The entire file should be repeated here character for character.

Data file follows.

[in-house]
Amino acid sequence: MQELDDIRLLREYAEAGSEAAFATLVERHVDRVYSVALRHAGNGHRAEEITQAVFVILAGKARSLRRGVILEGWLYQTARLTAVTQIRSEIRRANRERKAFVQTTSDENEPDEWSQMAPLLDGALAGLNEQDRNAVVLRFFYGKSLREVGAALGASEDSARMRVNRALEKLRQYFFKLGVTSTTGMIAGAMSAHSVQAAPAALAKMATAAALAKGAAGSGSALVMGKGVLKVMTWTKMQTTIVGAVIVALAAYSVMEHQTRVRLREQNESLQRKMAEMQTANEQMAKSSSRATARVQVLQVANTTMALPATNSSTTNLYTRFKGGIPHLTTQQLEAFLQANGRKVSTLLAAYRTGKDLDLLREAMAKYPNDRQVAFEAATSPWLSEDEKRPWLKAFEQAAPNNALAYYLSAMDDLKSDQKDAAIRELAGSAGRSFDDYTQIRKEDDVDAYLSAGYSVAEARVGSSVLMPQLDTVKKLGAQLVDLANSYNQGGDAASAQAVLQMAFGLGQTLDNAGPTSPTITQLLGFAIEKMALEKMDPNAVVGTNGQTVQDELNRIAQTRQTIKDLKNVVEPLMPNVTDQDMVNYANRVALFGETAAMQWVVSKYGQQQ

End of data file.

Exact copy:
[in-house]
Amino acid sequence: MQELDDIRLLREYAEAGSEAAFATLVERHVDRVYSVALRHAGNGHRAEEITQAVFVILAGKARSLRRGVILEGWLYQTARLTAVTQIRSEIRRANRERKAFVQTTSDENEPDEWSQMAPLLDGALAGLNEQDRNAVVLRFFYGKSLREVGAALGASEDSARMRVNRALEKLRQYFFKLGVTSTTGMIAGAMSAHSVQAAPAALAKMATAAALAKGAAGSGSALVMGKGVLKVMTWTKMQTTIVGAVIVALAAYSVMEHQTRVRLREQNESLQRKMAEMQTANEQMAKSSSRATARVQVLQVANTTMALPATNSSTTNLYTRFKGGIPHLTTQQLEAFLQANGRKVSTLLAAYRTGKDLDLLREAMAKYPNDRQVAFEAATSPWLSEDEKRPWLKAFEQAAPNNALAYYLSAMDDLKSDQKDAAIRELAGSAGRSFDDYTQIRKEDDVDAYLSAGYSVAEARVGSSVLMPQLDTVKKLGAQLVDLANSYNQGGDAASAQAVLQMAFGLGQTLDNAGPTSPTITQLLGFAIEKMALEKMDPNAVVGTNGQTVQDELNRIAQTRQTIKDLKNVVEPLMPNVTDQDMVNYANRVALFGETAAMQWVVSKYGQQQ